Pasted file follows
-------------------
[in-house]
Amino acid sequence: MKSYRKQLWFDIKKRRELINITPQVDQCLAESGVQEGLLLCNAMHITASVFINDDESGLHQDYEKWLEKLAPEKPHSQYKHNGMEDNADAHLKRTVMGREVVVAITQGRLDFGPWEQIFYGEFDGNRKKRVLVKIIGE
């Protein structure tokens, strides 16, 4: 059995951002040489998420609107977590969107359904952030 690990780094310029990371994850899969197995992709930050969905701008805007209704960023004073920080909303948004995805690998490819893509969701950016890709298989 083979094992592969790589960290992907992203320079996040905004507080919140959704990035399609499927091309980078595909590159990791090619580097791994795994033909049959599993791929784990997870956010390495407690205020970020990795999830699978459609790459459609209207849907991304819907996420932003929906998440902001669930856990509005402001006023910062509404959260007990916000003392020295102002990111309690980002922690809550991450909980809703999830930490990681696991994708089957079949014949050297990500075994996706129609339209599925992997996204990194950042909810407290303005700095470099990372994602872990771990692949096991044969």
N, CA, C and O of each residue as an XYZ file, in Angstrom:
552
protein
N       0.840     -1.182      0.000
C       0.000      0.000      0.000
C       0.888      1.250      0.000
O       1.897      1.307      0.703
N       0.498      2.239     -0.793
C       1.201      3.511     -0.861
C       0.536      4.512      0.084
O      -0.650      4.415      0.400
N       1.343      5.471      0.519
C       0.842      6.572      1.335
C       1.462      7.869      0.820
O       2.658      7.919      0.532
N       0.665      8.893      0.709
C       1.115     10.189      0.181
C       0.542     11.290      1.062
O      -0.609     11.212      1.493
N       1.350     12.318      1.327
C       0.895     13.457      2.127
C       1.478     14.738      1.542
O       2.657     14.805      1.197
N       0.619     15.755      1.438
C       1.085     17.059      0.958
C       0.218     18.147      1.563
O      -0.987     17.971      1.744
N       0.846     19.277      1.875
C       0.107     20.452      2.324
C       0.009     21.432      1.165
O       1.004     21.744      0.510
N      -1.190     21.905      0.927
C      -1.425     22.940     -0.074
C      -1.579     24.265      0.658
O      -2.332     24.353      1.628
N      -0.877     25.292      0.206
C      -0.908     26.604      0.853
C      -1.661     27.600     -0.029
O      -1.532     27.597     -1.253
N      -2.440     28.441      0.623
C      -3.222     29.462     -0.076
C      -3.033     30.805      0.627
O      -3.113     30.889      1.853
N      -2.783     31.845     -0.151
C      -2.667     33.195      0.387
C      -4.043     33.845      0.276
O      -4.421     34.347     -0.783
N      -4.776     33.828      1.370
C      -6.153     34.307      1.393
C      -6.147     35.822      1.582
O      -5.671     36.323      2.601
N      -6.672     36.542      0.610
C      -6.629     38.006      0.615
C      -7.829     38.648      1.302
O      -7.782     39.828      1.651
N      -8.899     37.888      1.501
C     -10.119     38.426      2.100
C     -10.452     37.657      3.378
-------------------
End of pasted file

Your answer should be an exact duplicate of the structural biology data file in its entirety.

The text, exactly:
[in-house]
Amino acid sequence: MKSYRKQLWFDIKKRRELINITPQVDQCLAESGVQEGLLLCNAMHITASVFINDDESGLHQDYEKWLEKLAPEKPHSQYKHNGMEDNADAHLKRTVMGREVVVAITQGRLDFGPWEQIFYGEFDGNRKKRVLVKIIGE
């Protein structure tokens, strides 16, 4: 059995951002040489998420609107977590969107359904952030 690990780094310029990371994850899969197995992709930050969905701008805007209704960023004073920080909303948004995805690998490819893509969701950016890709298989 083979094992592969790589960290992907992203320079996040905004507080919140959704990035399609499927091309980078595909590159990791090619580097791994795994033909049959599993791929784990997870956010390495407690205020970020990795999830699978459609790459459609209207849907991304819907996420932003929906998440902001669930856990509005402001006023910062509404959260007990916000003392020295102002990111309690980002922690809550991450909980809703999830930490990681696991994708089957079949014949050297990500075994996706129609339209599925992997996204990194950042909810407290303005700095470099990372994602872990771990692949096991044969």
N, CA, C and O of each residue as an XYZ file, in Angstrom:
552
protein
N       0.840     -1.182      0.000
C       0.000      0.000      0.000
C       0.888      1.250      0.000
O       1.897      1.307      0.703
N       0.498      2.239     -0.793
C       1.201      3.511     -0.861
C       0.536      4.512      0.084
O      -0.650      4.415      0.400
N       1.343      5.471      0.519
C       0.842      6.572      1.335
C       1.462      7.869      0.820
O       2.658      7.919      0.532
N       0.665      8.893      0.709
C       1.115     10.189      0.181
C       0.542     11.290      1.062
O      -0.609     11.212      1.493
N       1.350     12.318      1.327
C       0.895     13.457      2.127
C       1.478     14.738      1.542
O       2.657     14.805      1.197
N       0.619     15.755      1.438
C       1.085     17.059      0.958
C       0.218     18.147      1.563
O      -0.987     17.971      1.744
N       0.846     19.277      1.875
C       0.107     20.452      2.324
C       0.009     21.432      1.165
O       1.004     21.744      0.510
N      -1.190     21.905      0.927
C      -1.425     22.940     -0.074
C      -1.579     24.265      0.658
O      -2.332     24.353      1.628
N      -0.877     25.292      0.206
C      -0.908     26.604      0.853
C      -1.661     27.600     -0.029
O      -1.532     27.597     -1.253
N      -2.440     28.441      0.623
C      -3.222     29.462     -0.076
C      -3.033     30.805      0.627
O      -3.113     30.889      1.853
N      -2.783     31.845     -0.151
C      -2.667     33.195      0.387
C      -4.043     33.845      0.276
O      -4.421     34.347     -0.783
N      -4.776     33.828      1.370
C      -6.153     34.307      1.393
C      -6.147     35.822      1.582
O      -5.671     36.323      2.601
N      -6.672     36.542      0.610
C      -6.629     38.006      0.615
C      -7.829     38.648      1.302
O      -7.782     39.828      1.651
N      -8.899     37.888      1.501
C     -10.119     38.426      2.100
C     -10.452     37.657      3.378